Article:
Support Singleton United/Unidos

Your stories indicate a deep trust with your collaborations. How do you build relationships that serve the story?

My goal for a project has never been to get the photos and leave. The creative process is important to me because I'm connecting with people, we're transferring energy. I've heard so many stories and met some beautiful people out there. My work is done from an internal gaze, and I'm careful with how I showcase the community because I don't want it to be exploitative at all. I want them to look back and be like, “You know what, I made it through that struggle” or look at themselves and see how strong they are. It's not just about making a photo. I could have a photo session that is scheduled to last an hour, but we're speaking for three to four hours.

These people are blessing me with their wisdom and knowledge of the world and my only gift to them is to at least show them in a beautiful light. I want to make sure that years from now, when none of us are around, that the images I leave behind represent people in a beautiful light, the light inside of them.

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Can you share how the experience of being a Revolutionary Storyteller Grant recipient has supported you on this project and as a visual storyteller?

When opportunities like this happen, they can allow you to expand on your work and shine a light on things that you are passionate about which you probably couldn't do otherwise. It’s been great to be honoured as a storyteller and I just love the community. PWB was very supportive in giving me this opportunity and with the funding, I was able to also support the people that Janie helped connect me with and the residents I met when I was just walking the neighbourhood. I'm really thankful because everyone needs love and support out here.

My advice to anyone who is reading this, you always want to think about how you want to operate when you walk outside of your door. You can either be a positive force or a negative force. When you're positive, you build a legacy and you really meet the people that you're supposed to have in your corner. That's how you build community. And that's how you build the resilience and the strength to work with others in this world to stand up for what you believe in.

“I want to make sure that years from now, when none of us are around, that the images I leave behind represent people in a beautiful light, the light inside of them.”
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This story was created with the support of Aesop and our Revolutionary Storyteller Grant (2024 applications now open). Support Singleton United by visiting their LinkTree
To learn more about Nitashia’s work,
visit her webiste.

Support Singleton United/Unidos Revolutionary Storyteller Grant ]]>
A Positive Force to Reckon With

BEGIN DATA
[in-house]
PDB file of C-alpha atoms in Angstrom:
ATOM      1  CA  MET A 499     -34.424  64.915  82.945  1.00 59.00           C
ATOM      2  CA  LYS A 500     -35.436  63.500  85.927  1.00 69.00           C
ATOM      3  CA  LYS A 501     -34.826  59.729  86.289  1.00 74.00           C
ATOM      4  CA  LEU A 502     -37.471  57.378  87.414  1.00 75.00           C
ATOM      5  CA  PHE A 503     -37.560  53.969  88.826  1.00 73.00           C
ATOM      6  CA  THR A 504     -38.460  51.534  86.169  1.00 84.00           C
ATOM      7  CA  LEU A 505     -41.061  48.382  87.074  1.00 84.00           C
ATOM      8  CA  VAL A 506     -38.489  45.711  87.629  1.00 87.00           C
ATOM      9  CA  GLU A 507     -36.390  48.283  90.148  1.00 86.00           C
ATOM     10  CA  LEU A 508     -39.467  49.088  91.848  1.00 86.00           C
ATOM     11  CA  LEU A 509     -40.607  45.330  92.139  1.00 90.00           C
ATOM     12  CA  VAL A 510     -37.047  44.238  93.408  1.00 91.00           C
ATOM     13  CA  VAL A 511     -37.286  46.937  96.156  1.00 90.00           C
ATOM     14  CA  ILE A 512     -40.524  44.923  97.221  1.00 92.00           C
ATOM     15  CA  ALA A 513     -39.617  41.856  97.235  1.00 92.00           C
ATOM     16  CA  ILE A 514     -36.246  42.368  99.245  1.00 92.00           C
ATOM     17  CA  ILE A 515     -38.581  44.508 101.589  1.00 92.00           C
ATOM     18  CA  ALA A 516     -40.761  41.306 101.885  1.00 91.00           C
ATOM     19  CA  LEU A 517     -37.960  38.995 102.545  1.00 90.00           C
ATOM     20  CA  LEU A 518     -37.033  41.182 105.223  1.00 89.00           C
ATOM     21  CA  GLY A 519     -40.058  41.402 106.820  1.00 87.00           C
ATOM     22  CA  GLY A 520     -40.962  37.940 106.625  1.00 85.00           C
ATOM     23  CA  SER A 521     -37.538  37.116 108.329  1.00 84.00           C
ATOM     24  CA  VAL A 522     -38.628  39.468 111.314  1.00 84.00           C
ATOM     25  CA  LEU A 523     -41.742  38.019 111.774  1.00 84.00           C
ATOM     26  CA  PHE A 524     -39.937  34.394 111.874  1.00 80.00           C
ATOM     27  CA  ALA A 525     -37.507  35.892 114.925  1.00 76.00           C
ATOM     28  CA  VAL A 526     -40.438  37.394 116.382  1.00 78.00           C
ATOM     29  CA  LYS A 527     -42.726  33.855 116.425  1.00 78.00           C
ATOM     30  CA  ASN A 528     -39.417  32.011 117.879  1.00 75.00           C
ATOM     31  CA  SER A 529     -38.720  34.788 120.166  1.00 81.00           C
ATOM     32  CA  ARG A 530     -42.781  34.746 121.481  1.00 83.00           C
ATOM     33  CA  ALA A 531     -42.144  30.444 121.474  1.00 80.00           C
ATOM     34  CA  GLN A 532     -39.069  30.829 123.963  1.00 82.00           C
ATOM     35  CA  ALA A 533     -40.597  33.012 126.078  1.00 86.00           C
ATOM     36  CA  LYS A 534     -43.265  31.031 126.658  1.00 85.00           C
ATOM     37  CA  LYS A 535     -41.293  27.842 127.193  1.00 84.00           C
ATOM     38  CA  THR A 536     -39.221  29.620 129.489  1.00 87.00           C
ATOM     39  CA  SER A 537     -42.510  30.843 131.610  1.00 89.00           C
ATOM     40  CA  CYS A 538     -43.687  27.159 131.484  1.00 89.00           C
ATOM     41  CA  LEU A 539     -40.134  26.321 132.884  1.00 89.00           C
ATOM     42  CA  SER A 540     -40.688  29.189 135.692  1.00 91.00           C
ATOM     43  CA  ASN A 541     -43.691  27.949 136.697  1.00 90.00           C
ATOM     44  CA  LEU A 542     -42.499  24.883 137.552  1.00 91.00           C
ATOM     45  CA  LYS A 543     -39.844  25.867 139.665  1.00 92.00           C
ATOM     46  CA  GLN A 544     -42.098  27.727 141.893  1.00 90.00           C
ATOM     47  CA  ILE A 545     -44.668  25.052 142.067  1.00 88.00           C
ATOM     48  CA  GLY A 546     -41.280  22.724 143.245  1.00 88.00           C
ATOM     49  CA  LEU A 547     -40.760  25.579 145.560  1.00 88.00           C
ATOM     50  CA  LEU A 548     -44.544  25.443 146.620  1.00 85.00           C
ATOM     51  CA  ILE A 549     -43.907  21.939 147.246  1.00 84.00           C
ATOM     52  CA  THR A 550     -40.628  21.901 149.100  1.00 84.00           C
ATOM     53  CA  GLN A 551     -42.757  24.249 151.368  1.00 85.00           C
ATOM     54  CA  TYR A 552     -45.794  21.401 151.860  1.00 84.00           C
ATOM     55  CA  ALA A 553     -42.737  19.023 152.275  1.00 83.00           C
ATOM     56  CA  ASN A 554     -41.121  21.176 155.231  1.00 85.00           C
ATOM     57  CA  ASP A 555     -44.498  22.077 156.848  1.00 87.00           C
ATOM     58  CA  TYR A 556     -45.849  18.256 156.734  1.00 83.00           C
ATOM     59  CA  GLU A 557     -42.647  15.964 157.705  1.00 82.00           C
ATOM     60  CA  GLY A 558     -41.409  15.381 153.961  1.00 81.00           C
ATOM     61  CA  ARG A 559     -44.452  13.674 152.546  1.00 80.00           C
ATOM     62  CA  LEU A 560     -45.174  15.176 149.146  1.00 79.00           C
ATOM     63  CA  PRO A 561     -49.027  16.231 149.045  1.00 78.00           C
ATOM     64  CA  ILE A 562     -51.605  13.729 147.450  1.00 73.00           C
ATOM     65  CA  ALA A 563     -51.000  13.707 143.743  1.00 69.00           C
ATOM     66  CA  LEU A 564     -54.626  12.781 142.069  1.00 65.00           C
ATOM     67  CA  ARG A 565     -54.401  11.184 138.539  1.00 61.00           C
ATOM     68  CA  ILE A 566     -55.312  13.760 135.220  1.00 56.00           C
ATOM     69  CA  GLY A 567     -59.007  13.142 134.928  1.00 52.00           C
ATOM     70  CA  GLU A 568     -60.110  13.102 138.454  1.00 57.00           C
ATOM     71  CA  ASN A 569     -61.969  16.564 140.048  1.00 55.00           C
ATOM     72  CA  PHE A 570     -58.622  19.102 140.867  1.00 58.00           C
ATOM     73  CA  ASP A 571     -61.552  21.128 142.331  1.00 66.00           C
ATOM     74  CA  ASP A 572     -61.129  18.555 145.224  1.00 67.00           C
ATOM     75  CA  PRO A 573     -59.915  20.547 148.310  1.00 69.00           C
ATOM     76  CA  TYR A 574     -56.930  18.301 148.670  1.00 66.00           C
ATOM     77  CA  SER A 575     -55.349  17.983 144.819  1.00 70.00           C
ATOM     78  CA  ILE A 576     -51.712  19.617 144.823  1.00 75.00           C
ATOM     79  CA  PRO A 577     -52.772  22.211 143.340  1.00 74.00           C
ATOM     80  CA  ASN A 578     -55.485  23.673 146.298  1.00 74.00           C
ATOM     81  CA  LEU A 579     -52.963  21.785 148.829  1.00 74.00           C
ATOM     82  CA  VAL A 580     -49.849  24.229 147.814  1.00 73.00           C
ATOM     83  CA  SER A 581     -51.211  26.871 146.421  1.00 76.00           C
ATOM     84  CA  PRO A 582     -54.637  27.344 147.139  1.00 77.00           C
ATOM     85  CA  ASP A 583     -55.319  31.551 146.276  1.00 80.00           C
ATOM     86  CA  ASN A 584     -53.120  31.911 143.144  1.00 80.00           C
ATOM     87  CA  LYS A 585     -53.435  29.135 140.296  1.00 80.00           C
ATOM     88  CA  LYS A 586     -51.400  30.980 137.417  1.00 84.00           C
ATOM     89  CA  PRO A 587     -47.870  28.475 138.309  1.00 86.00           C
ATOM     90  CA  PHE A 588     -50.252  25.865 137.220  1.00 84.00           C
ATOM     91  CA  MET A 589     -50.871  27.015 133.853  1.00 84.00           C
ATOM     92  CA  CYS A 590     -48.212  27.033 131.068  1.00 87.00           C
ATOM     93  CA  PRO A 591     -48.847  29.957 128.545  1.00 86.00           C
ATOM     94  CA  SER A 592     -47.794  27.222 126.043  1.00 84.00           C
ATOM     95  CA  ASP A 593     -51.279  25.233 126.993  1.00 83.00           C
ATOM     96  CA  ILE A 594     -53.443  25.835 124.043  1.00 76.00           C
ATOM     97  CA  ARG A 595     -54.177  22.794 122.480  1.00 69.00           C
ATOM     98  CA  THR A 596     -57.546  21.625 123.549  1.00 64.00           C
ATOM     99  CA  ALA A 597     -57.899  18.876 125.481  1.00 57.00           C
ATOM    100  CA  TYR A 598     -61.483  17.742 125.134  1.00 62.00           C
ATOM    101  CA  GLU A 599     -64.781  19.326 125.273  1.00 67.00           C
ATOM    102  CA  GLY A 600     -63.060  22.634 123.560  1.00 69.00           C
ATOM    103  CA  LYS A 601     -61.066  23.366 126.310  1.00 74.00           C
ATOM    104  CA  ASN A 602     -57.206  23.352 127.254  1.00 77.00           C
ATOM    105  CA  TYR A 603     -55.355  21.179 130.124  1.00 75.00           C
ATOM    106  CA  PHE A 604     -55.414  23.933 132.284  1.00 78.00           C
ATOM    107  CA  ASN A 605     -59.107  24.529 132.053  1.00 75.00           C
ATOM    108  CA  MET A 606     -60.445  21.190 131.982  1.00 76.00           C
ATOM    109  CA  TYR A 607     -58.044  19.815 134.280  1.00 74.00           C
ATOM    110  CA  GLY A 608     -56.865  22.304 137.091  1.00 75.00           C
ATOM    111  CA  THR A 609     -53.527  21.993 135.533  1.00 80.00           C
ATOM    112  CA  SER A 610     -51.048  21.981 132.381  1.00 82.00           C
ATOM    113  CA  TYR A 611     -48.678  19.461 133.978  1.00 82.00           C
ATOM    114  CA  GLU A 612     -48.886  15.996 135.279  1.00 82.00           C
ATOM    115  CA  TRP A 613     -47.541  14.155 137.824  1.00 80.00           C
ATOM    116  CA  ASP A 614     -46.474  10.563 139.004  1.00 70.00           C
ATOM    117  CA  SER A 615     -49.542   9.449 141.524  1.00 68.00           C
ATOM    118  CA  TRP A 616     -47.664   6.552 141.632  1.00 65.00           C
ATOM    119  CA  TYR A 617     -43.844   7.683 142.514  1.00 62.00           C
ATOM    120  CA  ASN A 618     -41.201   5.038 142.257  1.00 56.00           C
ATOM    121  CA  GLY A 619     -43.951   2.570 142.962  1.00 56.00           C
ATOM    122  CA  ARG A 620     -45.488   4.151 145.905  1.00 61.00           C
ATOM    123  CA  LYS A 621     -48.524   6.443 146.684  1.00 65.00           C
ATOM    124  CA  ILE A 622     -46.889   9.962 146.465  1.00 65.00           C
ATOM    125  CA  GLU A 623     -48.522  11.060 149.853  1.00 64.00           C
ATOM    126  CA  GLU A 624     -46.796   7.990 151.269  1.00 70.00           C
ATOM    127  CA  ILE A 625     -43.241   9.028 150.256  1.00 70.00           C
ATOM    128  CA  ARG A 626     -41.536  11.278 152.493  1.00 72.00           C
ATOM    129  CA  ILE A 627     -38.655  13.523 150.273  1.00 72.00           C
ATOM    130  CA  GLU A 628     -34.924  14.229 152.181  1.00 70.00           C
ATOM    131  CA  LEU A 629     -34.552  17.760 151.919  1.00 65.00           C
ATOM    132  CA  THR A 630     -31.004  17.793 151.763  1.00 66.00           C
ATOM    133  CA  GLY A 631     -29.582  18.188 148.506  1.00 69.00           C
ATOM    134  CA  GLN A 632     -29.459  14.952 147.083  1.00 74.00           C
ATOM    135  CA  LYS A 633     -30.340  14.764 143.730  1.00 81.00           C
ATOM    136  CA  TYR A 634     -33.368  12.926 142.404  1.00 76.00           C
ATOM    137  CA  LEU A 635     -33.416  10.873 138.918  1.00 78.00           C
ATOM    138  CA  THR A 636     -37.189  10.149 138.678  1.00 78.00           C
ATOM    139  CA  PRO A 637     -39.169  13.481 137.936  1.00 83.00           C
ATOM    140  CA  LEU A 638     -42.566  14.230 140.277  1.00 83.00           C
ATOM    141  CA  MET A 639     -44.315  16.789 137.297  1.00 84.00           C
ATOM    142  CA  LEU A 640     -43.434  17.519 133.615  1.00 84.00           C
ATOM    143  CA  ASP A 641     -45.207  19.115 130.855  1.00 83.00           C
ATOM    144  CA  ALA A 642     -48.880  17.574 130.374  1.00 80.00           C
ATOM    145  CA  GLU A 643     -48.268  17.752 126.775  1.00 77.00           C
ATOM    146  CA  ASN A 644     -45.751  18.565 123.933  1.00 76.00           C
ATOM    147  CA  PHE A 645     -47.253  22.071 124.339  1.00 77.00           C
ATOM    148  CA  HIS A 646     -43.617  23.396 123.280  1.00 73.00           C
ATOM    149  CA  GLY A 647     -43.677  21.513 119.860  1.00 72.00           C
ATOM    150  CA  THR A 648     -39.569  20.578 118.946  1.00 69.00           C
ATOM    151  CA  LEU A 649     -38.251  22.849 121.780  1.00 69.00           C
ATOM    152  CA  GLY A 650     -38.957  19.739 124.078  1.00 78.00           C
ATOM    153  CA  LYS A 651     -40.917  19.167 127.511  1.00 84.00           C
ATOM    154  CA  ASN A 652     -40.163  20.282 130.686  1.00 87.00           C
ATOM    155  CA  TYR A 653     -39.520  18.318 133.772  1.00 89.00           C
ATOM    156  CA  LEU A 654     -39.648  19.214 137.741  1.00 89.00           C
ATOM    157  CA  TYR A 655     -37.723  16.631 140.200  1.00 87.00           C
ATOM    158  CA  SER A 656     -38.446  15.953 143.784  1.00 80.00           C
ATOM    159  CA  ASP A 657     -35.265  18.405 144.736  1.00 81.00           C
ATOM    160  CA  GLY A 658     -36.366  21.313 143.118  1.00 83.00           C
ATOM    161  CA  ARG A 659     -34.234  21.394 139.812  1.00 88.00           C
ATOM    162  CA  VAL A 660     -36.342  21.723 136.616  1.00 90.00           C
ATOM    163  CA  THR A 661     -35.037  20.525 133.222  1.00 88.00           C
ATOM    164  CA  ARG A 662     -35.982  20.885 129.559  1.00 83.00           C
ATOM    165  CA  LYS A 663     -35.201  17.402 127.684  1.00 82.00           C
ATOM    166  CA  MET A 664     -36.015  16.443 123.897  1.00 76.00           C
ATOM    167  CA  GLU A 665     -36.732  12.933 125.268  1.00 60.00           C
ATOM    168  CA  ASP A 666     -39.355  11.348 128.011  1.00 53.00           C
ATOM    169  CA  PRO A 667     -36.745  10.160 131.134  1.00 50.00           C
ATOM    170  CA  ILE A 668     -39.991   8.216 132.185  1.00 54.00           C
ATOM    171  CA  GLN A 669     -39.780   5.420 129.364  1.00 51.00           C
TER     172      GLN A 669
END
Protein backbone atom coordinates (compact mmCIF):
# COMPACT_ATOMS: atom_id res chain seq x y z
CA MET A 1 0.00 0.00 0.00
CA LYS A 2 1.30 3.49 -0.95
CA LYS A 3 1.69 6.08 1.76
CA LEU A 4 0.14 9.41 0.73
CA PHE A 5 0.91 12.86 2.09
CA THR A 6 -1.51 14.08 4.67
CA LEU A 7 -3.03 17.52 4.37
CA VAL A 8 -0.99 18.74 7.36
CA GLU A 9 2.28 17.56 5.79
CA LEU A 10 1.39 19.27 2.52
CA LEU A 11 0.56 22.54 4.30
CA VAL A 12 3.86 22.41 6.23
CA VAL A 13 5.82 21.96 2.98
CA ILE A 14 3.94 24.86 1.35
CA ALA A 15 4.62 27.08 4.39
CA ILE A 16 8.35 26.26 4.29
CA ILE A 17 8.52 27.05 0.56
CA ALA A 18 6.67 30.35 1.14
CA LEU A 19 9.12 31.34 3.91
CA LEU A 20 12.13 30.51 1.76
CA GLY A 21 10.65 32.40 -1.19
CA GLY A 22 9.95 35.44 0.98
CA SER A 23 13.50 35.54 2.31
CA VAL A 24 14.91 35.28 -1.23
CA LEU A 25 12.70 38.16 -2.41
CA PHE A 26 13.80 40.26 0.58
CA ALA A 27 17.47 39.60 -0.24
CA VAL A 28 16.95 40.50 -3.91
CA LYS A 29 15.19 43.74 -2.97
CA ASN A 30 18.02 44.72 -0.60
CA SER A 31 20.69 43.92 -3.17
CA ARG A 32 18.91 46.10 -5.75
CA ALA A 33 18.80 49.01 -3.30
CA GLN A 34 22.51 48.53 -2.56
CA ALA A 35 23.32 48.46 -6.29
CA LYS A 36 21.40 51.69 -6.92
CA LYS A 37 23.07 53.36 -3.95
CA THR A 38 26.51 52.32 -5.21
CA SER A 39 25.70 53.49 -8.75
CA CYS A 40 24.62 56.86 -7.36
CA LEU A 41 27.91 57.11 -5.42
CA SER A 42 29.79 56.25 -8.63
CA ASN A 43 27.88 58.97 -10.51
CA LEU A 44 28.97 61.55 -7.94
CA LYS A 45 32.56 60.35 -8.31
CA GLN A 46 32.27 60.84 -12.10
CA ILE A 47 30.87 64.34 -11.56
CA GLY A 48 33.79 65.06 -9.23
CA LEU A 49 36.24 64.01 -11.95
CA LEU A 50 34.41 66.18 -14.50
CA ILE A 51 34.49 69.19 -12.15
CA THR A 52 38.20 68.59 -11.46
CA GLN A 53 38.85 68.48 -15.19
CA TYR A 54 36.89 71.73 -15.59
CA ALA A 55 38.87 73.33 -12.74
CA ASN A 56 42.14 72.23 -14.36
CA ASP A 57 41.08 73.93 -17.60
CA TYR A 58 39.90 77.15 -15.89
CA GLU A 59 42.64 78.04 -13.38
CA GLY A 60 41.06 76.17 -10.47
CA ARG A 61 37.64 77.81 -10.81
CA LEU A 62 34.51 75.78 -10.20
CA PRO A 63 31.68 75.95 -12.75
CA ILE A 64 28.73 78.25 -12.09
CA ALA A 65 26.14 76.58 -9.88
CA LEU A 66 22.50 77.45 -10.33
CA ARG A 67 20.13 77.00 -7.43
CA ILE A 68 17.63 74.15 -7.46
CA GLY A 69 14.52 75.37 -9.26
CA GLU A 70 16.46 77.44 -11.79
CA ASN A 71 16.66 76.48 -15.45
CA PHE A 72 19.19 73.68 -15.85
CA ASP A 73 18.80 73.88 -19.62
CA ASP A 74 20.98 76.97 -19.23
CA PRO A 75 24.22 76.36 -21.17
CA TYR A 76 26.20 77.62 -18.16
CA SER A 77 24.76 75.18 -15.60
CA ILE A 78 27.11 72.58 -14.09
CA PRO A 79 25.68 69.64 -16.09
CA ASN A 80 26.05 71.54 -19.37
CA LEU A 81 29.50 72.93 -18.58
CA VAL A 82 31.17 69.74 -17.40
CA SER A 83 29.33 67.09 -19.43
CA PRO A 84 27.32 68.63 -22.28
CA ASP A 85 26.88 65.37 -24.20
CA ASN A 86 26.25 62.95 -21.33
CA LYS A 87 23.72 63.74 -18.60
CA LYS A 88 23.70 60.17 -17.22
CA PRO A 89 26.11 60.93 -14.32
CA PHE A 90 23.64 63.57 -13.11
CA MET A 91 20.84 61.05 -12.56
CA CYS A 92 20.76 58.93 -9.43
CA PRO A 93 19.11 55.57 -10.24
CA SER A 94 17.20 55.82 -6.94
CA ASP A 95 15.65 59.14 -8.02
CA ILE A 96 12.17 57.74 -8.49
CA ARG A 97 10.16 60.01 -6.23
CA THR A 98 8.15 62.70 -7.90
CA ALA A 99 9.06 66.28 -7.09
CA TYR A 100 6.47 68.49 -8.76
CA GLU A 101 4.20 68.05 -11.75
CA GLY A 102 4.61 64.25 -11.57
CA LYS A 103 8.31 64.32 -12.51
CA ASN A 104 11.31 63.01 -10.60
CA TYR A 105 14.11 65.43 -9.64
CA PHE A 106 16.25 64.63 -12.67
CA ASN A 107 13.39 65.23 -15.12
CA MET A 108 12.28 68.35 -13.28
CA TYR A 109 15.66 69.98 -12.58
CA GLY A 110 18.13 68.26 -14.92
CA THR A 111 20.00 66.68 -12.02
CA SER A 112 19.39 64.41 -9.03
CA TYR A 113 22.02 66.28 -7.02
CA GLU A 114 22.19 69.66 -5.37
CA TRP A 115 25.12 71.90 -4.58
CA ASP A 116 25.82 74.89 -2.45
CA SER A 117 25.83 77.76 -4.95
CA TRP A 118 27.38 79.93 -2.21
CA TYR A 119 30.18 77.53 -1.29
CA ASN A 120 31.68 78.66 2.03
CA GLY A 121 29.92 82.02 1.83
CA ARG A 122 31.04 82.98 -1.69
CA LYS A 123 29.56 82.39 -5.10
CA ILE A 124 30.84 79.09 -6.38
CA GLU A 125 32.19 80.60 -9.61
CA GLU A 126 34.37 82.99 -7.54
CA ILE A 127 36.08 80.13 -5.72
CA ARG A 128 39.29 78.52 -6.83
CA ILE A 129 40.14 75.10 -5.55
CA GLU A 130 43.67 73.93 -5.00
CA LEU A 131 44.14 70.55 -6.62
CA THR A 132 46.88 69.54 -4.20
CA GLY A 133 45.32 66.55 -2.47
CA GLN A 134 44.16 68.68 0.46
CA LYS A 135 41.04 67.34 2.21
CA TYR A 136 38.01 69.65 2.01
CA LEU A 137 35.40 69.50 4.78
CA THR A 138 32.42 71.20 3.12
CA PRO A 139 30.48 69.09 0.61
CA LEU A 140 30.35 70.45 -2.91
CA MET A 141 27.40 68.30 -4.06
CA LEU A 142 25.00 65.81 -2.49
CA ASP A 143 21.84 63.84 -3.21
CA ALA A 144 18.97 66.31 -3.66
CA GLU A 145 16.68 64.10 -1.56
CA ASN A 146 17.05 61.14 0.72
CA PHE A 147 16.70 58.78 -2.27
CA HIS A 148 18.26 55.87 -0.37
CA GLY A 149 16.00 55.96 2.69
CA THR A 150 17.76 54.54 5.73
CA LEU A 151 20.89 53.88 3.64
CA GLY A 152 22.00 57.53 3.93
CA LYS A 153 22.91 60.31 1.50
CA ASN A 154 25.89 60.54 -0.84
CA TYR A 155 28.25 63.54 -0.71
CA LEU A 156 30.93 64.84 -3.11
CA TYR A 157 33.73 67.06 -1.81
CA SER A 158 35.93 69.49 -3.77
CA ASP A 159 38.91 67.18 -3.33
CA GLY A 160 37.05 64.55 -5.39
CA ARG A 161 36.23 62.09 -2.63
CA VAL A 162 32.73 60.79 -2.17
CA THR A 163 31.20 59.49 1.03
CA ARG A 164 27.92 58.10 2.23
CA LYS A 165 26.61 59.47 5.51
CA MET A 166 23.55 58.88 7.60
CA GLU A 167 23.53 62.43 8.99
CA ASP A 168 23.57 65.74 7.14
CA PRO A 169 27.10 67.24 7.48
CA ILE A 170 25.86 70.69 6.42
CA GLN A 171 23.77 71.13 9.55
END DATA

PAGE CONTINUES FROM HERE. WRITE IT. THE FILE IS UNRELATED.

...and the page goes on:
The Faces That FaceClean Water & SanitationClimate ActionGood Health & Well-BeingIntersectionalityLand and Water ProtectionLife On LandNo PovertyReduced InequalitiesPhotographers Without BordersWed, 21 Feb 2024 15:00:00 +0000https://www.photographerswithoutborders.org/online-magazine/thefacesthatface-kbxnk584fb58a725e254d6b0830a3:58519c882994ca2072e80cec:65c69b54a7a3934c93c92b01<![CDATA[

Unmasking the individuals whose lives bear the burden of environmental injustice

WORDS AND IMAGES BY NITASHIA JOHNSON
EDITED BY NEHAA BIMAL

“In my documentation project, titled "The Faces That Face," West Dallas holds a special place in my heart, serving as the backdrop to my earliest memories. From the red brick housing projects that sheltered my family to the local burger joint and schools, it was my first home—etched vividly in my recollections.

One compelling aspect of this project involved collaborating with Janie Cisneros, a true representative of the neighborhood's resilience. Born and raised in West Dallas, Texas, Janie is a first-generation Latina and the driving force behind Singleton United/Unidos—an empowering group dedicated to raising awareness about pollution risks in the community.” -Nitashia Johnson

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Singleton United/Unido’s GAF’s Gotta Go/GAF Vete Ya Campaign is united towards the goal of defending their “basic rights to breathe clean air.” Their mission is the David versus Goliath task of removing the GAF factory from the residential community as, prior to 2022, it was the “largest polluter of Sulfur Dioxide and the 4th largest Particulate Matter polluter in Dallas County.”

West Dallas has a deep environmental history that began during the Industrial Revolution in the United States. Similar to numerous major cities, Dallas underwent industrial development and expansion and became known as the Cement City. Racial segregation served as a fundamental influence in land use policy, impacting residential areas and neighbourhood compositions.

The Faces That Face
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The practice of redlining hindered Black and Brown communities from receiving equivalent investment and support from government entities and banks—unlike the privileges enjoyed by White neighbourhoods. Consequently, this resulted in the concentration of poverty in Black and Brown communities, contributing to the exploitation of land for industrial use or other undesirable purposes.

West Dallas began as a community on the outskirts of Dallas and was officially incorporated into the city in 1954, making essential services more accessible to the residents. However, in 1959, a major development occurred with the construction of a 3,500-unit public housing complex located close to a RSR lead smelter facility, which was raising potential environmental concerns due to inadequate control measures during the refining, casting and processing stages. Residents complained for decades about the negative health impacts but it was only in 1994, when the Environmental Protection Agency (EPA) signed the Preliminary Close Out Report for the RSR Corp, that residents received some respite.